Well I don't think millions were killed in the last battles of the nephites/lamanites. The record records about 230,000 lamanites were killed and no mention of nephites except that they all died out. Even if if one million nephites were killed its still not millions. I can think of the First World War when the same types of numbers were happening, deaths and wounds and things. What kind of Effect did that have? I think the War had an effect but not a profound revolutionary effect. There were enough soldiers to fight in WW2 and Europe is still populated today.

Link to comment

I think the War had an effect but not a profound revolutionary effect. There were enough soldiers to fight in WW2 and Europe is still populated today.

Even better...seems like you're posturing that even if the war wiped out all those who could swing a sword...there still should be Nephites left over - right?

He means if you found a sword, how do you know 'everyone' wasn't a believer in Roman Diety instead of a Christian?

Sword was a bad example - at least for the Romans. Let's think more - suppose we believed that all of most Christians identified themselves by the fish symbol. And there was, for the sake of argument, 1 million of them. I believe we would still find fish symbols today. Look at every great civilization - there are always markers. We may not know how to identify them at first...but their secrets come out. In the case of the BoM - you WOULD know how to identify them. Writing on a cave somewhere that correlates with BoM history? How about Egyptian characters (or some sort) that talk of a great sea journey and battles and Jesus visiting. I know, I know...you can make some Mayan glyphs work in such ways. But those are Mayan glyphs. If there were millions (yes, over the years there should have been were there a million at the very end) we should find plenty to tell of their passing. And you guys would be right there to sway "Nephite!!!"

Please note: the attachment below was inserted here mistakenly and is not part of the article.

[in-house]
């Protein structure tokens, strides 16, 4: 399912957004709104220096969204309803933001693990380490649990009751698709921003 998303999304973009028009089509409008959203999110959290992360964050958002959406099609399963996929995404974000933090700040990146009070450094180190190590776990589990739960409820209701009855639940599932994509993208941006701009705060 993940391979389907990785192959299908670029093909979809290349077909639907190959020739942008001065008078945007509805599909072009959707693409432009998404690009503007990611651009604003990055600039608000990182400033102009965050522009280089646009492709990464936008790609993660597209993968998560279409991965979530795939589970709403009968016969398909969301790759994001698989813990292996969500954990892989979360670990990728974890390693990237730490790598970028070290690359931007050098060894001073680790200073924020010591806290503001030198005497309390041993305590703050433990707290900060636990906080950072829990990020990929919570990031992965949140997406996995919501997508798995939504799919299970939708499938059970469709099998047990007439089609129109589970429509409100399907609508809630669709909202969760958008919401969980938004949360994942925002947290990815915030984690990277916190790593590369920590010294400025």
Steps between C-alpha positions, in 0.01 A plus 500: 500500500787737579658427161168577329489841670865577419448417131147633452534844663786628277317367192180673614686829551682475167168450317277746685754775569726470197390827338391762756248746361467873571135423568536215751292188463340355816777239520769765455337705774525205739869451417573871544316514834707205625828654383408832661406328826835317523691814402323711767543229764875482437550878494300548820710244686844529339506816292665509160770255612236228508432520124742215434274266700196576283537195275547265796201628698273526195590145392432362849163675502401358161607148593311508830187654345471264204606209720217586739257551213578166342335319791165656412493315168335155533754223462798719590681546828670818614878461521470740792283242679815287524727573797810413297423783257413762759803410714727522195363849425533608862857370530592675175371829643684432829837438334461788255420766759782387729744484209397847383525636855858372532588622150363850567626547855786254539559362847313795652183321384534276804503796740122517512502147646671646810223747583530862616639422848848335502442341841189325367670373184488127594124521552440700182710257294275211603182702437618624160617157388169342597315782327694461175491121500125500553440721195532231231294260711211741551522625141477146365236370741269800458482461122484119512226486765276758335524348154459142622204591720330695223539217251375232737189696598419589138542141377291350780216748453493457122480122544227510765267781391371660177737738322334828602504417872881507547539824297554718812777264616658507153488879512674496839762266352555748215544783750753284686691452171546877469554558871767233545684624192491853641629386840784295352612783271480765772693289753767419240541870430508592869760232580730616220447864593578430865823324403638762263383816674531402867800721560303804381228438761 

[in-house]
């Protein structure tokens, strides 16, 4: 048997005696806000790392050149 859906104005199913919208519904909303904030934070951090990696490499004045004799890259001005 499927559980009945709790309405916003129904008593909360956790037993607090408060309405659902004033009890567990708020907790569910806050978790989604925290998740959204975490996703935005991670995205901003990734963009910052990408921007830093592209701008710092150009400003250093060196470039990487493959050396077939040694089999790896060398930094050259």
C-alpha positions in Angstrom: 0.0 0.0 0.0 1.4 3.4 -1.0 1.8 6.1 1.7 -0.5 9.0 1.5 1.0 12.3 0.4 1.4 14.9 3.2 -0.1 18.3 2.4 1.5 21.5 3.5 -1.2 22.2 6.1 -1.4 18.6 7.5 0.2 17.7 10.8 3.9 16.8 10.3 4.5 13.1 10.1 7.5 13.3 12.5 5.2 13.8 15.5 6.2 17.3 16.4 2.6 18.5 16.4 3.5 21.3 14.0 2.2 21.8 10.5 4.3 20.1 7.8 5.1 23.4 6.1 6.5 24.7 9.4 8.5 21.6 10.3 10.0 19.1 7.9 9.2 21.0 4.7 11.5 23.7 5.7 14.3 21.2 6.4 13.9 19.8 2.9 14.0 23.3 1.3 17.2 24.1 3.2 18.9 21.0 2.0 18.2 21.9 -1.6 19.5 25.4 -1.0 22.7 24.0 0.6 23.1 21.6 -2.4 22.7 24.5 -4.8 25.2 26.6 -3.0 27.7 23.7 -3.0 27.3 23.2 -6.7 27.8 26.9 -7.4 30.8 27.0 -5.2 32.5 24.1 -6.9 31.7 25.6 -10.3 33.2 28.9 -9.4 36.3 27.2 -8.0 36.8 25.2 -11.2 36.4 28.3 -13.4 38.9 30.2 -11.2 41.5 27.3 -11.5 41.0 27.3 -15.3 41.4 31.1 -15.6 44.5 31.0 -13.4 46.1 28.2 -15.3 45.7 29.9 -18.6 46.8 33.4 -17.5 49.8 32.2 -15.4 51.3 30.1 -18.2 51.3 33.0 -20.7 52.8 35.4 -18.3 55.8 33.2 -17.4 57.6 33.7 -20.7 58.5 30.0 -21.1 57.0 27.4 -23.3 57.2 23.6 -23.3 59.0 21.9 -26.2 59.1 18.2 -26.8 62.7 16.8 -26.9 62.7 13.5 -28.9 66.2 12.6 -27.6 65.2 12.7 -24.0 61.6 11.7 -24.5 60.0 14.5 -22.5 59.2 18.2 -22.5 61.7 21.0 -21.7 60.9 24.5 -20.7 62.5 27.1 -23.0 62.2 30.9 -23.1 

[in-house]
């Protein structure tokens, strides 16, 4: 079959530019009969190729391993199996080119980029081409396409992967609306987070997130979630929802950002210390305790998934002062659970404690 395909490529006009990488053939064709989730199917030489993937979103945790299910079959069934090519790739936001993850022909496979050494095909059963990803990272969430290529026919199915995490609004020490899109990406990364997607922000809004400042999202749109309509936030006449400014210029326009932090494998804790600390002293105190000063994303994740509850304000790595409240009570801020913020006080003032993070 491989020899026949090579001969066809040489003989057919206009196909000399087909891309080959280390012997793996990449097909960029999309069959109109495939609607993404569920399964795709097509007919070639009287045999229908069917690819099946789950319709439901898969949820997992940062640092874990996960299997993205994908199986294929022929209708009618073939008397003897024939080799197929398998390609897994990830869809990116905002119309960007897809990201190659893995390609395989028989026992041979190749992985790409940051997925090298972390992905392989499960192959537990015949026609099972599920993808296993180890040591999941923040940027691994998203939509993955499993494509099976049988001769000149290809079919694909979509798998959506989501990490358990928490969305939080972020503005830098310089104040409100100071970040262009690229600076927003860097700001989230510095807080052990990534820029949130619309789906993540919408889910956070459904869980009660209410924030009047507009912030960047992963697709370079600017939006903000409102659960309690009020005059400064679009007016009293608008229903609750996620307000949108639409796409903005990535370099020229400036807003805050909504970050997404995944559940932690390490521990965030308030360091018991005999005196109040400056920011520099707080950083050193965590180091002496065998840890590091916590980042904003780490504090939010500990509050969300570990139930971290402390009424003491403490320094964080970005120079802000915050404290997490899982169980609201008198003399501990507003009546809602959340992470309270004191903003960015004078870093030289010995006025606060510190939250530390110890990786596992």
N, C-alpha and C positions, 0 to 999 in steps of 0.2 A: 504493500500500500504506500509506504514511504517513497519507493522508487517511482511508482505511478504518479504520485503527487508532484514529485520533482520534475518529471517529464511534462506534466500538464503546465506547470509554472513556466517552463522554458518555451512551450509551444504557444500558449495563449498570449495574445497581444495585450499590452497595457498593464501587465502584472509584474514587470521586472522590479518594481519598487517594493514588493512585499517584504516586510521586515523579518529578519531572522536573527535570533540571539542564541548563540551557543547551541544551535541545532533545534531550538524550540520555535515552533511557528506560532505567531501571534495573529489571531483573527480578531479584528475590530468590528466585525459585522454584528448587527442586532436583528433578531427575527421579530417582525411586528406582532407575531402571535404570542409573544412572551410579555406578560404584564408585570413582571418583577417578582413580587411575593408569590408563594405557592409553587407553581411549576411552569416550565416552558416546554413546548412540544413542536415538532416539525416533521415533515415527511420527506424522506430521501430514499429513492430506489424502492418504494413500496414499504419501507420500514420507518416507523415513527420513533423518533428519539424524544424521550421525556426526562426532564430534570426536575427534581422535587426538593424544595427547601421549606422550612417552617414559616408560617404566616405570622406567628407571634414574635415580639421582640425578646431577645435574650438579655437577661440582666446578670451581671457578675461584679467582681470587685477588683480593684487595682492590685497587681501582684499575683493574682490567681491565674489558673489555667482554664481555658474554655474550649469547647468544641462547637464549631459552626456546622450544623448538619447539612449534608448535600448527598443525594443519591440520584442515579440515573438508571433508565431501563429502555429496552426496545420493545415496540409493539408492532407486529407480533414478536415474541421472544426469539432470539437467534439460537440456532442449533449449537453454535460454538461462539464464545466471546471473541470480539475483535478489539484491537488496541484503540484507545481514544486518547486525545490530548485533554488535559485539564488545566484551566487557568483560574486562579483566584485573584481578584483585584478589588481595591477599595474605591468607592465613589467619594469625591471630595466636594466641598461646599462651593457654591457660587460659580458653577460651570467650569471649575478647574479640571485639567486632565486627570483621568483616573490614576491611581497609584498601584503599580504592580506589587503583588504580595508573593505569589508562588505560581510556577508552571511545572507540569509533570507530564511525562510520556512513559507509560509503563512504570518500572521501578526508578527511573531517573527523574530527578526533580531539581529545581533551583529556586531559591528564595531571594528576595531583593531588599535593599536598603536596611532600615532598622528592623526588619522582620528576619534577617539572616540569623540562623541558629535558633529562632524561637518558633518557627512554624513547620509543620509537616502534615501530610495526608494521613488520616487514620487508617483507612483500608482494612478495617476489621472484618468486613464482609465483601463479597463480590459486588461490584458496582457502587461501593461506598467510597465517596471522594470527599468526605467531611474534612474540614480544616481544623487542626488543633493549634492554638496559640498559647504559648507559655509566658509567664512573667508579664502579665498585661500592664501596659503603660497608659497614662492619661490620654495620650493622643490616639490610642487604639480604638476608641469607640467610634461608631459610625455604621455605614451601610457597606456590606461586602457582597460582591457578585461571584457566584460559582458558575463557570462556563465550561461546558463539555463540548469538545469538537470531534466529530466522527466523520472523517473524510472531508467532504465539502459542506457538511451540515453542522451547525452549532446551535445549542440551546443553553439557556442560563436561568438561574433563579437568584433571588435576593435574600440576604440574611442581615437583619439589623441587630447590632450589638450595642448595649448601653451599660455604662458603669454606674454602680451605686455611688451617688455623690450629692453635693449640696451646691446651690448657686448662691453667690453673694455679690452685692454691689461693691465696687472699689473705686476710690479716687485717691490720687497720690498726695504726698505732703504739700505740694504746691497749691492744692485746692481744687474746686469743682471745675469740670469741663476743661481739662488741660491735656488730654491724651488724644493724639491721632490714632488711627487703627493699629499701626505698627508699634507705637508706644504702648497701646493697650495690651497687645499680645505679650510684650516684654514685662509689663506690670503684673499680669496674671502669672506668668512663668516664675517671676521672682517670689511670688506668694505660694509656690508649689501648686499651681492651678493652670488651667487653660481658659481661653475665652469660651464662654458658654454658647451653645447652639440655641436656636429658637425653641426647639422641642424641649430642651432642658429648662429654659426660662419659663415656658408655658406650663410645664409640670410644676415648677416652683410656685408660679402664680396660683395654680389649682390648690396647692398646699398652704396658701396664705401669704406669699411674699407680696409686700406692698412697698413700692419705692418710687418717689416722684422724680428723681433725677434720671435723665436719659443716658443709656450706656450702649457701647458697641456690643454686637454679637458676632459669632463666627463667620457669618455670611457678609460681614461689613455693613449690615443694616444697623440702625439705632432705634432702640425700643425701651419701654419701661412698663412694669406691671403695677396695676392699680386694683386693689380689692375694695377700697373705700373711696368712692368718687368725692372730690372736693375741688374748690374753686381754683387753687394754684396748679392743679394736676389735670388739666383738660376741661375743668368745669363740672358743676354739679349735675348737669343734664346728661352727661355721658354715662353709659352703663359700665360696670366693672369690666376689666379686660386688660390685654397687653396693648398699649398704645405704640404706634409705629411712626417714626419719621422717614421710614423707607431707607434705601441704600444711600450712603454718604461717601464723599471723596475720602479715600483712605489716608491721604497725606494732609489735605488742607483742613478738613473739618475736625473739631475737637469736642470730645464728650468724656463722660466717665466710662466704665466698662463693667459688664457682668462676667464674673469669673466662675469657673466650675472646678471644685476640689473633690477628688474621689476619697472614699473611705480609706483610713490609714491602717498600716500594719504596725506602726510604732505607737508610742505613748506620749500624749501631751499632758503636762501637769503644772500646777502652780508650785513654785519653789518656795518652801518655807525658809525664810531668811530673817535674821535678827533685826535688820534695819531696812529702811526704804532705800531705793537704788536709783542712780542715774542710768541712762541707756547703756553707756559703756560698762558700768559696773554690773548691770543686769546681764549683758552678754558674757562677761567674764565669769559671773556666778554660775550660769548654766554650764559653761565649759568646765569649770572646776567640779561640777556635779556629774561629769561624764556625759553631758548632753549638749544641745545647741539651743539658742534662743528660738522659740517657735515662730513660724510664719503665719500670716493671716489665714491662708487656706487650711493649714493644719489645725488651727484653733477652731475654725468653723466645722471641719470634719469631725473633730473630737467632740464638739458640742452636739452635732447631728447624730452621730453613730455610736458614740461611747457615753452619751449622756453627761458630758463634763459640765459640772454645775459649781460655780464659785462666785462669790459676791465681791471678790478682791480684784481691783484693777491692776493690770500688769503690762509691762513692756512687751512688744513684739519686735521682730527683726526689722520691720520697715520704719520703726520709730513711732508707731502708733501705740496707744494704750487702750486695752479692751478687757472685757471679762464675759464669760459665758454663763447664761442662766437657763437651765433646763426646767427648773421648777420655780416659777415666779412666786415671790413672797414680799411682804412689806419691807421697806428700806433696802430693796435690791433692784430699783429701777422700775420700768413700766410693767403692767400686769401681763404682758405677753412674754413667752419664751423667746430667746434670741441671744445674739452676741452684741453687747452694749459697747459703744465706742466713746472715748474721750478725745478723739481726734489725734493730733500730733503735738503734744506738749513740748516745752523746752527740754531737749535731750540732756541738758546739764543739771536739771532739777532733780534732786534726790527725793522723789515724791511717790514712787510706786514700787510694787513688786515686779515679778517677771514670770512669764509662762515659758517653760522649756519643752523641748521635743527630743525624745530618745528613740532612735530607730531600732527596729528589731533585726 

Link to comment
I believe we would still find fish symbols today. Look at every great civilization - there are always markers.

Instead of opining about what you believe we should or should not be able to do based historical evidence, why don't you actually respond substantively to my three "not so easy" challenges. You are asking supporters of the BOM to do analogous things with the BOM text and Mesoamerican archaeology. If it is such an easy thing to do, do the equivalent.

Link to comment
Would the Native Americans have light skin or dark skin?

It would appear that they had both. A recent discovery in Peru is of a city of "fair skinned" peoples. Thus, the idea of a "two toned" people as presented in the B of M is plausible.

Would their religion be different?  If so, how?

Did the Roman, Greek, Jewish or other religions which came into close contact with Christianity "change" in anyway? If so, how?

Would their culture or language be different?  If so, how?

Assume that the Nephite language did influence the surrounding Mayan language. How long would such effects last after the Nephite influence was destroyed? It's been 1600 years and the area has not been static. You have aztec influence from the North. Spanish dominations after the 1400's. So, even if the Nephite language did exert some influence, how long would it have lasted in view of all the other lingual influences that were prevalent?

Would their cities, towns, and political organizations have been different?